"I think we can learn in all areas. For example, how they organize society. It's always reassuring when I come back from other countries to see how well organized life is in this country, to see how elaborate and sophisticated inter-human relations are. Also, as far as the economy is concerned, I am impressed by on-time production and the very determined way the Japanese achieve an objective, and their perfectionism, which is one of the secrets of the economic success of this country. And, as far as culture is concerned, this is a fascinating country. Looking back at our artistic and cultural development, we have learnt a lot from Japan. You can see it in modern art and design. While the Japanese have learnt from European classical music, modern classical music has learnt a lot from Japan. But interaction is not designed to create a 'melting pot' where we are all equal. It is something that inspires us to take on board interesting experiences from Japanese society while at the same time, of course, we offer our culture our possibilities to the Japanese."

His deep respect for Japan as a distinct culture and society apparently has its roots in his vision of Europe, one that he is keen to share in order to clear up many of the misunderstandings that have arisen in the wake of unprecedented EU enlargement, in particular the idea that the EU is part of a masterplan to create a new superstate or "United States of Europe."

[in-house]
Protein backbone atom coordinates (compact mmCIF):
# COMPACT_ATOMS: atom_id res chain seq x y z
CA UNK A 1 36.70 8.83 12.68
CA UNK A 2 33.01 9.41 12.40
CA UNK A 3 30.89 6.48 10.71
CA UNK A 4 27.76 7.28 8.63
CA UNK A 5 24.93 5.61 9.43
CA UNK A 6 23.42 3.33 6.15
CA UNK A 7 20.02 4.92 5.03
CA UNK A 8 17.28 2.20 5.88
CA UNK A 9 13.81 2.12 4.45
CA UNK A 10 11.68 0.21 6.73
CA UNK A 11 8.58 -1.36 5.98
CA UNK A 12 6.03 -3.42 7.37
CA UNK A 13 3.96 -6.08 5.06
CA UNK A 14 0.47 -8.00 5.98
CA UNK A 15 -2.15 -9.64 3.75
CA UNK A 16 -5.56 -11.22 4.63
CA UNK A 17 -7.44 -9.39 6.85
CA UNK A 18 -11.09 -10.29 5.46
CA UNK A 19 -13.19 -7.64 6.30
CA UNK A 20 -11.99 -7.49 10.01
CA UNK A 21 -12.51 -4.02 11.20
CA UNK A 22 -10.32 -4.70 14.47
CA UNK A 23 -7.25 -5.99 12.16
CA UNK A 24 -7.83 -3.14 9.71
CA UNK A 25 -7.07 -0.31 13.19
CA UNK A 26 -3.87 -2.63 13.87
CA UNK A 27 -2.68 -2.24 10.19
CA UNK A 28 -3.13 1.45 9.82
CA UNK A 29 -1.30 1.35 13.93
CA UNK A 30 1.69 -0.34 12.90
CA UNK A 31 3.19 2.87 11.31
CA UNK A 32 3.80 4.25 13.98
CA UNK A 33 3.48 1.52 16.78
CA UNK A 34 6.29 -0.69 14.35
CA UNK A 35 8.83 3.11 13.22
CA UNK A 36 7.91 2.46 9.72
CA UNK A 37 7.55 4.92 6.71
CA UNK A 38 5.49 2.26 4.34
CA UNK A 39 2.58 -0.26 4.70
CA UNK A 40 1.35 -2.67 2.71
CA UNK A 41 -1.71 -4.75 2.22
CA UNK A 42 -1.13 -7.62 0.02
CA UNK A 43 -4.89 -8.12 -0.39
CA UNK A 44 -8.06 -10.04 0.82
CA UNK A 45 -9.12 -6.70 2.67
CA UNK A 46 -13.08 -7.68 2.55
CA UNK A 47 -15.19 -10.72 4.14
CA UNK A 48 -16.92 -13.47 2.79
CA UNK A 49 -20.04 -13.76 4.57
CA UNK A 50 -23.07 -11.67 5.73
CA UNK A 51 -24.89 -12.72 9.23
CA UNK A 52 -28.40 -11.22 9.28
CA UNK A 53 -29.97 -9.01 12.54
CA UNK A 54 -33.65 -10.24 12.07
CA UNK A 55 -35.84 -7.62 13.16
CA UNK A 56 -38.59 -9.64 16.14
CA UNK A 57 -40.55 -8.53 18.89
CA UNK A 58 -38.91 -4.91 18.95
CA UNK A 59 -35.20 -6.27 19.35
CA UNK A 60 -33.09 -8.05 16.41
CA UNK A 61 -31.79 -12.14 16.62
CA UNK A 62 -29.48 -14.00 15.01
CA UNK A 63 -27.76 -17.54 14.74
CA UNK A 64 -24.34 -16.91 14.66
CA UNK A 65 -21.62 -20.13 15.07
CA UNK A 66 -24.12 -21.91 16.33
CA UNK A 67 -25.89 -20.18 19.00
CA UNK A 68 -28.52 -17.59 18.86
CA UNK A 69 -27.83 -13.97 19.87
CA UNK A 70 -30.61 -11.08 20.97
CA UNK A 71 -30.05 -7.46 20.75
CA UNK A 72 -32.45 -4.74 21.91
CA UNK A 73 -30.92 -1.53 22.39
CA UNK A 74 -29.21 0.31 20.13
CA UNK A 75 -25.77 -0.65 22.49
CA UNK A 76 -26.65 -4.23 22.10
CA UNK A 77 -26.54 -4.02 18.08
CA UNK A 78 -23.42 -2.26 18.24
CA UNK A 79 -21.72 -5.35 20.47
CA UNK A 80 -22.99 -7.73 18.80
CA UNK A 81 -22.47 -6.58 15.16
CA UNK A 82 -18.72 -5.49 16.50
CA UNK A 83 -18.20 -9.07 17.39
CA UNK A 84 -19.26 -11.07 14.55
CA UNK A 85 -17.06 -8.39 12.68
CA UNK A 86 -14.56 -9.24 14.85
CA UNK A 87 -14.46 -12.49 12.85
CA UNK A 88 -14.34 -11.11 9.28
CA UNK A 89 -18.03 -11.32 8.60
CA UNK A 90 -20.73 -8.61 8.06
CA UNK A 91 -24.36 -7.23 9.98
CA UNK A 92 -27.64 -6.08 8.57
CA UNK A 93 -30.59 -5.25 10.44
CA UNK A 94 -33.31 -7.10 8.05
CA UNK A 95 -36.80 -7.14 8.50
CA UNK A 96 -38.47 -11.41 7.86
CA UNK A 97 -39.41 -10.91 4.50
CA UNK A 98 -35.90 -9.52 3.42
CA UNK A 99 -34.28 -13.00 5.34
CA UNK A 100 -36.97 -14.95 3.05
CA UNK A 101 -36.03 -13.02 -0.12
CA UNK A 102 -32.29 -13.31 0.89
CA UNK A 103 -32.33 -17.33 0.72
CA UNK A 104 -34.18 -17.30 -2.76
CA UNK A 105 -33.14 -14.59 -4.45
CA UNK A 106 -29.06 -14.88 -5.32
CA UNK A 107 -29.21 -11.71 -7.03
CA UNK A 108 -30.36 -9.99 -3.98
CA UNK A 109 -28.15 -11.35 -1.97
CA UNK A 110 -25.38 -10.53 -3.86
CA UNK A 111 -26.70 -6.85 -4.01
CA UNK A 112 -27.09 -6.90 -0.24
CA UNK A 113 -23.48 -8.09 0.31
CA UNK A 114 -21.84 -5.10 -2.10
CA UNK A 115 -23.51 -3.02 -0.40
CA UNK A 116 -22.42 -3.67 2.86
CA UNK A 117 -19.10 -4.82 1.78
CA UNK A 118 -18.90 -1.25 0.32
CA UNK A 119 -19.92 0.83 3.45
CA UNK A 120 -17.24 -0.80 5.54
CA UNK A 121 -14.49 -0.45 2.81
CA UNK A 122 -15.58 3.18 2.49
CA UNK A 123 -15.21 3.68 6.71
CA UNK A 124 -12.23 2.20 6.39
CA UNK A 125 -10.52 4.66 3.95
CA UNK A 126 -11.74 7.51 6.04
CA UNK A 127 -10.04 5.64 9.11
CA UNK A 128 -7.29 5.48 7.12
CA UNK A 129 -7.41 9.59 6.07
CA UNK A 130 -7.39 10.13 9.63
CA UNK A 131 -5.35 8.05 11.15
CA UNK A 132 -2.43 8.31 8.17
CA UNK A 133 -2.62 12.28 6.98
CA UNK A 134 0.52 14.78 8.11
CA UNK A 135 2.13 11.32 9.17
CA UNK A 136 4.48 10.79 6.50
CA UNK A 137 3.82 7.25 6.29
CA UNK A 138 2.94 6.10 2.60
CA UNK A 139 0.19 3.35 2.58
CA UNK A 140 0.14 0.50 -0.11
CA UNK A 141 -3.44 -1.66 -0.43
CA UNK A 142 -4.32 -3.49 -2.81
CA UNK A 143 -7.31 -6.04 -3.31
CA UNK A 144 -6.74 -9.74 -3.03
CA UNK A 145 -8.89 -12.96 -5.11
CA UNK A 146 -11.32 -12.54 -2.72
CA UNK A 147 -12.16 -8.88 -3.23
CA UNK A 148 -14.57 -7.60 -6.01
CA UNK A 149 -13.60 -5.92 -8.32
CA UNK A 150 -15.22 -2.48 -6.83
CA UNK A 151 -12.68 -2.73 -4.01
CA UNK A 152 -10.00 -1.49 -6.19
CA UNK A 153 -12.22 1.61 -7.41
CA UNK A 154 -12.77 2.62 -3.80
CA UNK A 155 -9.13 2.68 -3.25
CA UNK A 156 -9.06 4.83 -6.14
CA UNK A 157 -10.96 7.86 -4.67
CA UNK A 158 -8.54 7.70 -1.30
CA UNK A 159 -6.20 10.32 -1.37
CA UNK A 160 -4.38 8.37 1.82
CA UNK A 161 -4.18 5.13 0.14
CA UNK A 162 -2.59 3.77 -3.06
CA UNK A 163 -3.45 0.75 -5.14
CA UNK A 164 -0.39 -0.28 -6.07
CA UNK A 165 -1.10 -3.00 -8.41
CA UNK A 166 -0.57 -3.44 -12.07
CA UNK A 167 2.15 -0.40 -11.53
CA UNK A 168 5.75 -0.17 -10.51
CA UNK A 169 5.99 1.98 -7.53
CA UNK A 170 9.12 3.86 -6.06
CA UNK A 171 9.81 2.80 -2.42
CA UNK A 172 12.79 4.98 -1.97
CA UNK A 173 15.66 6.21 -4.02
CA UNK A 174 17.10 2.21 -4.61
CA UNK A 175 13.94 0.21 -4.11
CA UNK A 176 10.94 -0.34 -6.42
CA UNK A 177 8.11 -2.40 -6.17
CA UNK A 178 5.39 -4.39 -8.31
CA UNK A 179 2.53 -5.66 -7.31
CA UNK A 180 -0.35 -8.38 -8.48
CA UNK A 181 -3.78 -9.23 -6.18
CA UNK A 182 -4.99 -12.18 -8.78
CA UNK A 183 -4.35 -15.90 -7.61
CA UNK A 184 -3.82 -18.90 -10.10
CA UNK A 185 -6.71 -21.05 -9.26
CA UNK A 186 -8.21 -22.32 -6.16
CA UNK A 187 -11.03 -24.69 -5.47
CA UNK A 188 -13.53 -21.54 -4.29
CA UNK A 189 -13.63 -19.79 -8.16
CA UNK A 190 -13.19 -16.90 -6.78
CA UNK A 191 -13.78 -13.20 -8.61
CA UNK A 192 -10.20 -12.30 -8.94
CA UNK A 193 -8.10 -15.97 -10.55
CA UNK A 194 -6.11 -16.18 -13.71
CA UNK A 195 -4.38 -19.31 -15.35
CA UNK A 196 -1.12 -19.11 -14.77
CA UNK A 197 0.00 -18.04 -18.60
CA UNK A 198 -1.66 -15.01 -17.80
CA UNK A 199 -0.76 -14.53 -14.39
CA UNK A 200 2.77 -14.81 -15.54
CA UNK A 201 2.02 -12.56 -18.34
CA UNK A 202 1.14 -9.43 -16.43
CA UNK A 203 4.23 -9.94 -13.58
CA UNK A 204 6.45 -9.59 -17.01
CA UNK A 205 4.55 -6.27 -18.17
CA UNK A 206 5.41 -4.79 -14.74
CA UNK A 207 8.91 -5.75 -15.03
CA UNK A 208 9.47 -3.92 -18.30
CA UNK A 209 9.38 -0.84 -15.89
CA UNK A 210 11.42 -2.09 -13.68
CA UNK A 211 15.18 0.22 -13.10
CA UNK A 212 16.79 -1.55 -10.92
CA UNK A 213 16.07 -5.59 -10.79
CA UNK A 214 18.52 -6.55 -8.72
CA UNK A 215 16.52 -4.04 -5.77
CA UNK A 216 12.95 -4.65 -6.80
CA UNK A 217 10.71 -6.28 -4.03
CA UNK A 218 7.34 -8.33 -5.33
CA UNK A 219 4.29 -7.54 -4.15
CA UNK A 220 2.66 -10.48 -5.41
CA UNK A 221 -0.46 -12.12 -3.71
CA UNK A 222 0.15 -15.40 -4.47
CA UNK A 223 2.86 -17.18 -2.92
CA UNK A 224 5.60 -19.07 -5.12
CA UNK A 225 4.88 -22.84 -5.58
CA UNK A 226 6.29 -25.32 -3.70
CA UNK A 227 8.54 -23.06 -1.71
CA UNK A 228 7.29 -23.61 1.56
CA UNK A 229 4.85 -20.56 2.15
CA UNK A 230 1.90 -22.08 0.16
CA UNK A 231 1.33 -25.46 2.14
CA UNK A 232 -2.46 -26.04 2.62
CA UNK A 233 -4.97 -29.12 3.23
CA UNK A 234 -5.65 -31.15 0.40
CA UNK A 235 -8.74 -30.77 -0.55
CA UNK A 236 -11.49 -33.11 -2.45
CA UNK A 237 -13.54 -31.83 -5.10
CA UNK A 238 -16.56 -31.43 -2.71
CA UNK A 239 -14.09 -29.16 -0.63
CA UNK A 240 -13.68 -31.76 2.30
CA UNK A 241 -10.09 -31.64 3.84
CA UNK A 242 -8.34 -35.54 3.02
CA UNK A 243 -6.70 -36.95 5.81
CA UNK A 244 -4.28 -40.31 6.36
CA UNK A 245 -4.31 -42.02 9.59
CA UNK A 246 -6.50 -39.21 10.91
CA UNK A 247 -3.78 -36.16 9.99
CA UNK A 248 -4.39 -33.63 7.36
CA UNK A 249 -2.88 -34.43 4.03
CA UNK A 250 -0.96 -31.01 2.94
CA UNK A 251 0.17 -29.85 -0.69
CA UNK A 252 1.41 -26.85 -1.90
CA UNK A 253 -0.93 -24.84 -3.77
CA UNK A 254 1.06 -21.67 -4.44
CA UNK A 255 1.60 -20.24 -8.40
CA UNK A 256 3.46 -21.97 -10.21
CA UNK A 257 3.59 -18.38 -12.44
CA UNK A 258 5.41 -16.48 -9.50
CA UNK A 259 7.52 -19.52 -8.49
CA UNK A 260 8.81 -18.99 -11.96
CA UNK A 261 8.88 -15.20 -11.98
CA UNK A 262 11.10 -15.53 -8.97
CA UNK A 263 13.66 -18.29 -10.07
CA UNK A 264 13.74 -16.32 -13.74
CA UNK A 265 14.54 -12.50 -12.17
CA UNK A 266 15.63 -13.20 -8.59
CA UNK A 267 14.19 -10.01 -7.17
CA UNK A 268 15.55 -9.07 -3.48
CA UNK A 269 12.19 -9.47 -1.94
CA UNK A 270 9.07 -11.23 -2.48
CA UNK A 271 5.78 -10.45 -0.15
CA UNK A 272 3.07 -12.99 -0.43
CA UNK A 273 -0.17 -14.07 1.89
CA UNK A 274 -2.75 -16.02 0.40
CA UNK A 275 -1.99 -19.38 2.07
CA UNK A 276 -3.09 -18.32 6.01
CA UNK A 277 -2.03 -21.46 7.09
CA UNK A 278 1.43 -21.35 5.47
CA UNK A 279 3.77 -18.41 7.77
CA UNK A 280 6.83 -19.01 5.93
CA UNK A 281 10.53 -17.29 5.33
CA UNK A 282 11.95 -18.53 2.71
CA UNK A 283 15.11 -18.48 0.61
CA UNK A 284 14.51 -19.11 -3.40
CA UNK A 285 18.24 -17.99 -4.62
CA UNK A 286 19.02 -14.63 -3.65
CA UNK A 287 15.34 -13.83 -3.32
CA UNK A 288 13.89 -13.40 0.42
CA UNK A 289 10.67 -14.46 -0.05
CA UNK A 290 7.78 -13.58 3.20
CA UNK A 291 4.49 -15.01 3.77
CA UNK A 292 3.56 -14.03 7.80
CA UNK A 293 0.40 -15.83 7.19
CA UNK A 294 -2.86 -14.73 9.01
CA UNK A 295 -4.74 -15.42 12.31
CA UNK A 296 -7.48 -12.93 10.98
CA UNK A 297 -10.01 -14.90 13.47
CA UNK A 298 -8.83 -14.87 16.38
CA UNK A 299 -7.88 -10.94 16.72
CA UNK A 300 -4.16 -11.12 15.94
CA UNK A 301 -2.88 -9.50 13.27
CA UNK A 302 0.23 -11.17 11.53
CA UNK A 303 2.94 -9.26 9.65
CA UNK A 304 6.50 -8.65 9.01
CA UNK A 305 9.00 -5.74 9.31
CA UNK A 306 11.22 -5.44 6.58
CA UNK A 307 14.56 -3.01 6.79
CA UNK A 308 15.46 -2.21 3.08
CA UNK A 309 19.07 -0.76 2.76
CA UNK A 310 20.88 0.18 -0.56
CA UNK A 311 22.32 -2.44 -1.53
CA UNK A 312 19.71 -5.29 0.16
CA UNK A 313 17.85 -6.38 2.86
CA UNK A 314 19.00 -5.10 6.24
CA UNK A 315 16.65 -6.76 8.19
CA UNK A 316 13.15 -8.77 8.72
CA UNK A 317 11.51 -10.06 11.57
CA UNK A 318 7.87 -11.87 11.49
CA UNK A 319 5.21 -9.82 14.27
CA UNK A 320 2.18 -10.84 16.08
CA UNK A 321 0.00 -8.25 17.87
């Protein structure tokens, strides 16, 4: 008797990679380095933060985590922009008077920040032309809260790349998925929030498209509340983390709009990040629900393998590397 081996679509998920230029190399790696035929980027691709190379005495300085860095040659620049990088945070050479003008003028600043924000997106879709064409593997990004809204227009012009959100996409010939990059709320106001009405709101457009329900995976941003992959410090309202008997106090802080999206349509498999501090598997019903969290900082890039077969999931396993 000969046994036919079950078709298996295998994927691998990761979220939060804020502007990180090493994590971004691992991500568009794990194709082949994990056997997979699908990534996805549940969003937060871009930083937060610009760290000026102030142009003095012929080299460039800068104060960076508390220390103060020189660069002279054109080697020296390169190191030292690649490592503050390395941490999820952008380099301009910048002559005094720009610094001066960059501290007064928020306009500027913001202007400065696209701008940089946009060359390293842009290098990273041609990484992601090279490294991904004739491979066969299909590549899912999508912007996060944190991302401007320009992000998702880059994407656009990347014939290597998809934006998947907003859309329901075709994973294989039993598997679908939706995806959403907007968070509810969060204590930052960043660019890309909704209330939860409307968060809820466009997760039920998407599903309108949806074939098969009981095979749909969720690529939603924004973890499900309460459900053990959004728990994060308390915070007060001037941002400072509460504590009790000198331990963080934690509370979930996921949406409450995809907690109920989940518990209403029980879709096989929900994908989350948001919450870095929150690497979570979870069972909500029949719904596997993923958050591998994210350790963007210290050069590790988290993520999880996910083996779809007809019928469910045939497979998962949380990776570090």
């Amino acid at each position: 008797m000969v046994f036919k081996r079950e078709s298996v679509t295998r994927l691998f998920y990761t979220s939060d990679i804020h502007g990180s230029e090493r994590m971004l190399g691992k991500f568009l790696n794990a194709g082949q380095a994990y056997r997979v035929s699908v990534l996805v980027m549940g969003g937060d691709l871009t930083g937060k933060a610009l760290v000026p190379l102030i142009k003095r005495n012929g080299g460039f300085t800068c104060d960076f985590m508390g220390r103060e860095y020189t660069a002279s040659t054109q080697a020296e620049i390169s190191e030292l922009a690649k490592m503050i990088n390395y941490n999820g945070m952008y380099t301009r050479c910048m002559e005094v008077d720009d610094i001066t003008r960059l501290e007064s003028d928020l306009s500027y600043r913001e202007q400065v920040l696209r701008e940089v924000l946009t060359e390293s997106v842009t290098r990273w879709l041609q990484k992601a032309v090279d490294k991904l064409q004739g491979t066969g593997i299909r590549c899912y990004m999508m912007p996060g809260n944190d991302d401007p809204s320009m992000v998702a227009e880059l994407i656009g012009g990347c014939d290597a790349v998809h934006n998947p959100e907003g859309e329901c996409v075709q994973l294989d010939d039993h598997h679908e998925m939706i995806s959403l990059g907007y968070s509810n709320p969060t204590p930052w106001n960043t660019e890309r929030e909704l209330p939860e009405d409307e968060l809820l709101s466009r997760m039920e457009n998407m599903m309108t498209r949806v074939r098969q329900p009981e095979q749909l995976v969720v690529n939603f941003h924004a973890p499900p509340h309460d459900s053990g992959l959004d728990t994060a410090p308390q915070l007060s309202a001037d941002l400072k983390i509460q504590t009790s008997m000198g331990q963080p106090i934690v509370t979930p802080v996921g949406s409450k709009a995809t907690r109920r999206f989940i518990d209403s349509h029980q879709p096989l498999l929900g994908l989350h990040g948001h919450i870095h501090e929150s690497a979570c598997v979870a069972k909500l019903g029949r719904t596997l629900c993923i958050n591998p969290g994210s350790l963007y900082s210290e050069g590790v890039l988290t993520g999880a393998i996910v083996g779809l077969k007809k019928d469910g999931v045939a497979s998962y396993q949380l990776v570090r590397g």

"European unification is not a process where intelligent diplomats or politicians, according to a masterplan or blueprint, are creating a new nation state that is a European Nation," he firmly denies. "We look at our interests and the different advantages we have in cooperating, then we build some institution around it. If we, for instance, we identify a security problem, then we build something around that problem to ensure that our security is guaranteed. We are looking at our common interests and that builds Europe step-by-step as series of institutions surrounding specific common interests. We are a process, not a blueprint, a process of steadily trying to create common structures, but we do while preserving our specificity. If we started to say everything must be unified in Europe and we have to become a 'melting pot,' then, the European idea would be finished very quickly, because nobody wants a melting pot. Everybody wants to profit from the specificity of his own society to the extent that this doesn’t harm the common purpose.

"That’s the secret of the European Union. I am a German. I do not want to become an Italian, and the Italians do not want to become Nordic. The same is true for the British who do not want to become French. So we all remain as we are but at the same time we appreciate the differences. We go to France, we go Italy, we go to the Nordic countries to enjoy the food or the beauty of the country and the different lifestyle, and that, I think, is the secret for our cohesion. It’s not that we are all equal, but it is the fact that we enjoy to live in a community that offers so many diverse impressions and opportunities."

Maintaining the uniqueness of each country, while at the same time increasing exchanges and cooperation between them, is Zepter's model for EU success. It is also the perfect model for bilateral relations between Japan and the EU, especially since 2005 is 'EU-Japan Year of People to People Exchanges.'

Club Life
February, 2005